The Autumn Delegate Meeting
takes place on Sunday morning and afternoon, September 26th, at the Conway Hall, Red Lion Square, London, W.C.1. It will be followed in the evening by a mass rally at the same hall. The Executive Committee’s report on the first six months of 1948 is now in the hands of branches. Among other things it shows that our propaganda has been more extensive during the six months than for a considerable number of years, even including 1945 when we fought a General Election campaign. The Central Organiser considers that the prospects of the party are now brighter than ever before. The sales of the Socialist Standard
have also increased recently after a dull period during the winter. We are still, however, facing difficulties owing to a shortage of competent writers for the Socialist Standard
. These difficulties may be solved by the Head Office Tutorial Class, which now has a sufficient nucleus of tutors to go ahead as a general introductory class for new members, and as a means of finding out the aptitude of members for speaking, writing and teaching. In the section of the report devoted to overseas contacts the question is raised of socialists living in countries where no socialist parties exist, and who wish to maintain ties with a socialist party. Financially our position is still a difficult one, although it improved at the beginning of the year but deteriorated afterwards. Delegates will probably give this item serious consideration, particularly in view of the Executive Committee’s decision to contest at least one constituency, North Paddington, at the next General Election. The total membership of the party at the end of June was 1,008, yet another increase. The Delegate Meeting will be interesting and stimulating, and we will give a report of it in the November Socialist Standard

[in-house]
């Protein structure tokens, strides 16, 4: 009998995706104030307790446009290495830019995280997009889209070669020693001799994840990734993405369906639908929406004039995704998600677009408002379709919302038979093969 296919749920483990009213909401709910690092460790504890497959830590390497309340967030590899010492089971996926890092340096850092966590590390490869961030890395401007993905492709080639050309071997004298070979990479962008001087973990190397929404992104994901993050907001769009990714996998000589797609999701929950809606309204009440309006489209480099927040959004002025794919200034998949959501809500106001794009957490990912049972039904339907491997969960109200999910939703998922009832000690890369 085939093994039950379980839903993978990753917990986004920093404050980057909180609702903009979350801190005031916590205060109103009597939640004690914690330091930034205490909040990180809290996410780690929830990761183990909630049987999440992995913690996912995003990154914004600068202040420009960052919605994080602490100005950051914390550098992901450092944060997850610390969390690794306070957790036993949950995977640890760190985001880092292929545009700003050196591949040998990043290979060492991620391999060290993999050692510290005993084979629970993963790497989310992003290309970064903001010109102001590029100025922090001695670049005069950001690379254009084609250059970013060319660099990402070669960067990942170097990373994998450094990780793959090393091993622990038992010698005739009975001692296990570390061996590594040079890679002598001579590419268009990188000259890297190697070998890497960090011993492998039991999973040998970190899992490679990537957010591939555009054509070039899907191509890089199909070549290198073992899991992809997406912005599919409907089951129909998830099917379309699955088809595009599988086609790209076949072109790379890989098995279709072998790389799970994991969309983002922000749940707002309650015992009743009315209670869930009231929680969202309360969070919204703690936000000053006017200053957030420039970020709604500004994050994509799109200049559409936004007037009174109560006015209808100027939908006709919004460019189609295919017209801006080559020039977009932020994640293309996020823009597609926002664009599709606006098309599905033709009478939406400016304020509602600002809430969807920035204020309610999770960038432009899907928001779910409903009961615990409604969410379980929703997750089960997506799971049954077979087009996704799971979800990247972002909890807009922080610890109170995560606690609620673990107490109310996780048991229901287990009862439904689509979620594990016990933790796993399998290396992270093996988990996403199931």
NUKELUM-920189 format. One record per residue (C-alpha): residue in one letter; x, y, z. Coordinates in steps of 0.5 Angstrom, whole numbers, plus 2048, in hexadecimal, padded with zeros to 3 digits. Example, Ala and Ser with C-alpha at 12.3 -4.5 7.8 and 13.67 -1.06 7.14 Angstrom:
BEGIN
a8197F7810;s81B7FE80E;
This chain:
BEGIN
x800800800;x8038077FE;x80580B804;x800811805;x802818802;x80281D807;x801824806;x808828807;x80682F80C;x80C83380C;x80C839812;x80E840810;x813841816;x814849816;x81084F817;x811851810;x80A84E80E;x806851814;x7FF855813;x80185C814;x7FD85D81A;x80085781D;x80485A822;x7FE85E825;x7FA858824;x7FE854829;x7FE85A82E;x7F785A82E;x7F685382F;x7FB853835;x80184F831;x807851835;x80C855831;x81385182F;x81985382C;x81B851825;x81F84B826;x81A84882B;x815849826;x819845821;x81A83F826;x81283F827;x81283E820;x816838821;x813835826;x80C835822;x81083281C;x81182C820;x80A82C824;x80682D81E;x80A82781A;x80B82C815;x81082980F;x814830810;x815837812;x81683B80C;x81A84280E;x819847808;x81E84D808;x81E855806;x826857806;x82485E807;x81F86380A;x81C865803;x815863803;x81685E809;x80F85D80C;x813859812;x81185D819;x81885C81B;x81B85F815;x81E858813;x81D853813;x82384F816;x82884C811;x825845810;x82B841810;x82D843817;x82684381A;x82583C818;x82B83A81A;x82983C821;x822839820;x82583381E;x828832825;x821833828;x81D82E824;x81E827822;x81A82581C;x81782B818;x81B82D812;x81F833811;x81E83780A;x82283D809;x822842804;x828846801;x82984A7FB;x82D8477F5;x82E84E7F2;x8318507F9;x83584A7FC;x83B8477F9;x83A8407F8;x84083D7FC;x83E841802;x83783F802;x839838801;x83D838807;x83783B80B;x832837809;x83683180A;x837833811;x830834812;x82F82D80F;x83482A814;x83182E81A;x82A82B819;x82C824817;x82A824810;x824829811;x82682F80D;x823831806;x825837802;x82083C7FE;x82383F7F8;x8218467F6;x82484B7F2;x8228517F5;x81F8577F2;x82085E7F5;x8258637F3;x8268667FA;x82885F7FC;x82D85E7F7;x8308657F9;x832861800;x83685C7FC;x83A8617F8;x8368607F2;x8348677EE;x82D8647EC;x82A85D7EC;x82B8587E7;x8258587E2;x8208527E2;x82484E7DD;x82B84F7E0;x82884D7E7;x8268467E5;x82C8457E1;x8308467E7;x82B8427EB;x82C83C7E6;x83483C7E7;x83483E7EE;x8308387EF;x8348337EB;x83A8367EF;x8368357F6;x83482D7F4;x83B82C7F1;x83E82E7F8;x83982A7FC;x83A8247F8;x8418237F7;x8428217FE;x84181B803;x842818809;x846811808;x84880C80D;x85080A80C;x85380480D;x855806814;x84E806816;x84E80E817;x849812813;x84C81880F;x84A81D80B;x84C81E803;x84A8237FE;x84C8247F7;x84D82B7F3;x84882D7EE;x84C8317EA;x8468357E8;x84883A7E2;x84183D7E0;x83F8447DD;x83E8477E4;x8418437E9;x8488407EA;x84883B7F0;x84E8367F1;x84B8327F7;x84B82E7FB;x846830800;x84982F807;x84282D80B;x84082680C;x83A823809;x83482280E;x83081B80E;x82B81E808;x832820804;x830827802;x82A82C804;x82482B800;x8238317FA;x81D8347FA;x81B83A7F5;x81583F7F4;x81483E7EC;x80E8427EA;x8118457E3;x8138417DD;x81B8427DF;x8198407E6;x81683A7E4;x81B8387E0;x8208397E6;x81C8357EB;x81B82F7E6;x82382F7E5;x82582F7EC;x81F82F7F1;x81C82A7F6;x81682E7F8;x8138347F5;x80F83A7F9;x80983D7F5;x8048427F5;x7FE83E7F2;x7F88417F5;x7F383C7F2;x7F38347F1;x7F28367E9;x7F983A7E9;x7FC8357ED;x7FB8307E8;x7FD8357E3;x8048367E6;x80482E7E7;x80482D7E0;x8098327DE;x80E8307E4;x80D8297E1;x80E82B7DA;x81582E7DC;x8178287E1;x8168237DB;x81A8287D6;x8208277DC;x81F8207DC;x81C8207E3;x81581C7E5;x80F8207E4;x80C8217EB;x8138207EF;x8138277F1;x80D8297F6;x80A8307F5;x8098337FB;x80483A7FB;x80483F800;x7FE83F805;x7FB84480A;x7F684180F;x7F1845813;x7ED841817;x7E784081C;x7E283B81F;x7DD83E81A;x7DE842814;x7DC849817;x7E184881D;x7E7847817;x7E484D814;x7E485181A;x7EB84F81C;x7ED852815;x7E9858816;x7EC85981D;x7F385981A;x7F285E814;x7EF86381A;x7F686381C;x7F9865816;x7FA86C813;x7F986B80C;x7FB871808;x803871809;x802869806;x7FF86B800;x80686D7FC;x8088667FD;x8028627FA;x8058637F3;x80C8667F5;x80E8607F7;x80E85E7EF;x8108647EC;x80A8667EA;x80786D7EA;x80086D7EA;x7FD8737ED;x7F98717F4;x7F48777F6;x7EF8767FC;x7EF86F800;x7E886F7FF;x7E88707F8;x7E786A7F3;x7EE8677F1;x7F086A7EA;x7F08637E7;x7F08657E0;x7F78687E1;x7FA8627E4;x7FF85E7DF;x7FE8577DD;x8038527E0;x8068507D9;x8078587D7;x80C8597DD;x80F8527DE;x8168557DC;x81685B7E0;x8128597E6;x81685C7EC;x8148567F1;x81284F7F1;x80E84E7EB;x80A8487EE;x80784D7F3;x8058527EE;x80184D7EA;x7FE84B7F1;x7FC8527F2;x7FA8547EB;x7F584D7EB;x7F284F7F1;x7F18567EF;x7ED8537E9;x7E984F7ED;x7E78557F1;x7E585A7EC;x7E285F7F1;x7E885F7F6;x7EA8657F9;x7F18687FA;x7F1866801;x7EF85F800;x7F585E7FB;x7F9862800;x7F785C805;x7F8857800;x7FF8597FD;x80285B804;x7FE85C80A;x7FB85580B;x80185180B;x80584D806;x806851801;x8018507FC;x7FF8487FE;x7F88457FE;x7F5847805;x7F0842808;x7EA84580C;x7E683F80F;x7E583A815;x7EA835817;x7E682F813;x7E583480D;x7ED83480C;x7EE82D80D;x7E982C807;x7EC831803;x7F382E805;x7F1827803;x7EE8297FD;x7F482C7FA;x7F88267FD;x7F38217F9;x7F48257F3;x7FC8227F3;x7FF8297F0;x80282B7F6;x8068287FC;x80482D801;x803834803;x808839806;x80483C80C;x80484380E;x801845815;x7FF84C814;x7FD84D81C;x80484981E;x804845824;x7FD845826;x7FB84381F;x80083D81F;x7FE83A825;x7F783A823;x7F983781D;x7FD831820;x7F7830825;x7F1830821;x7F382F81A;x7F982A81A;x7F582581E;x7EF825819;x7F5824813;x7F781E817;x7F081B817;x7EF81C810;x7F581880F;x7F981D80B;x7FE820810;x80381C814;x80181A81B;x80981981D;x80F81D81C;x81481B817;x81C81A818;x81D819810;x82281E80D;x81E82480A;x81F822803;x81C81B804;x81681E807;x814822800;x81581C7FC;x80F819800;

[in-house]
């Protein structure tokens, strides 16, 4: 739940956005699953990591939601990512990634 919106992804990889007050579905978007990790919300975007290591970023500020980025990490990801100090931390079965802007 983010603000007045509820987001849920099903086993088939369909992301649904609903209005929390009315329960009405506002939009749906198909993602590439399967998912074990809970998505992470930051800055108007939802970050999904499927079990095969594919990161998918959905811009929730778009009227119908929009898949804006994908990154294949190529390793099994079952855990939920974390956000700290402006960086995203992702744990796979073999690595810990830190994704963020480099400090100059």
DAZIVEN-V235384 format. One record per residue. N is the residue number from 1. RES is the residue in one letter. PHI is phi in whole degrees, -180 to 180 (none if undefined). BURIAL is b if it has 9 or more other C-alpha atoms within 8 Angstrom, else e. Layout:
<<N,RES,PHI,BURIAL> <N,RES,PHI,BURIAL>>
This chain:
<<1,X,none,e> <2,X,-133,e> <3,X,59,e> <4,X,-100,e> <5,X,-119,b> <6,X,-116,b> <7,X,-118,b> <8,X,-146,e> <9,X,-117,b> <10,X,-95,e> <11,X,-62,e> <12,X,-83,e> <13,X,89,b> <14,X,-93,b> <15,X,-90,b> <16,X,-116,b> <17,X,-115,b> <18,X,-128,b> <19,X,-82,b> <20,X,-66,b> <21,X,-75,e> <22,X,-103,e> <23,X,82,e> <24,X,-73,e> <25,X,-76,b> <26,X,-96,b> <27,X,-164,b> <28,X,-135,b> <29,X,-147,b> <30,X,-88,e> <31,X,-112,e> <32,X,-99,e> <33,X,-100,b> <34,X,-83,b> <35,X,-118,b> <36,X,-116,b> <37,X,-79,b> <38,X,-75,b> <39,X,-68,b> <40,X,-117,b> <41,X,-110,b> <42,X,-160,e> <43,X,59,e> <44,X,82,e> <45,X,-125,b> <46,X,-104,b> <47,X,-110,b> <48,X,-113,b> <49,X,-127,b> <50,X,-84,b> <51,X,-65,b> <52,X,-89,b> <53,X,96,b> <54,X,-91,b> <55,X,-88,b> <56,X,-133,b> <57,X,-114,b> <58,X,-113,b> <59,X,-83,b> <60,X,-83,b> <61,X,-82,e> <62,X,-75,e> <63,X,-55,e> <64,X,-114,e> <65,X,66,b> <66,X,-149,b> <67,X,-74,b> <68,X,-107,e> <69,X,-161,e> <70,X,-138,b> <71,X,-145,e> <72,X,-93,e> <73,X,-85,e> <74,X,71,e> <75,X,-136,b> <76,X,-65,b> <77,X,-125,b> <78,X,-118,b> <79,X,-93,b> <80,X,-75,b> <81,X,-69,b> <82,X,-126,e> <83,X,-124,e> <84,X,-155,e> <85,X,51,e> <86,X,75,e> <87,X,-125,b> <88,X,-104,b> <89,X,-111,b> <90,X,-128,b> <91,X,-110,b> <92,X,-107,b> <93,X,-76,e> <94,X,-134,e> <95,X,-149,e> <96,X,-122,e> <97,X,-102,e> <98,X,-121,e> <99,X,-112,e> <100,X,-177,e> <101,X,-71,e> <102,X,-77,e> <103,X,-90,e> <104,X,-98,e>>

commence their weekly Friday evening winter lecture course at the Bethnal Green Public Library, Cambridge Heath Road, on October 1st. at 8 o’clock, when A. Turner will speak on “ Our hostility to other parties.” On October 8th C. Groves speaks on “Nationalisation,” and October 15th S. Cash speaks on “ Socialism in our time.”
Islington Branch appeal to all their members to support their outdoor meetings, with which they are having difficulties owing to tack of branch support. The co-operation of members is urgently required.
Two New Branches have just been formed, one at St. Pancras and the other at Fulham. These two areas are ripe for party development and it is gratifying to have party units established there.
“Collected Socialist Pamphlets,” the bound volume of party pamphlets is now ready. This is a limited special Library edition, 307 pages, strongly bound in quarter blue calf, with gold lettering along the back. The price is 8s. 6d. nett. It is available to public and university libraries only, and until the supply is exhausted, all librarians who apply for a copy can be supplied. Several public libraries in Lancashire and Yorkshire have already applied for copies. Party members are urged to put this book on the “Suggestion Slips” at their local libraries. Remember the title— “Collected Socialist Pamphlets.” Publishers—The Socialist Party of Great Britain.
A Fuller Report of the Debate with Christopher Hollis (Conservative) at Ealing Town Hall has now been received. H. Young opened the debate by defining a class as a body of people united by a common economic interest: the existence of one class presupposed the existence of at least one other and consequently a conflict of interests or a class struggle.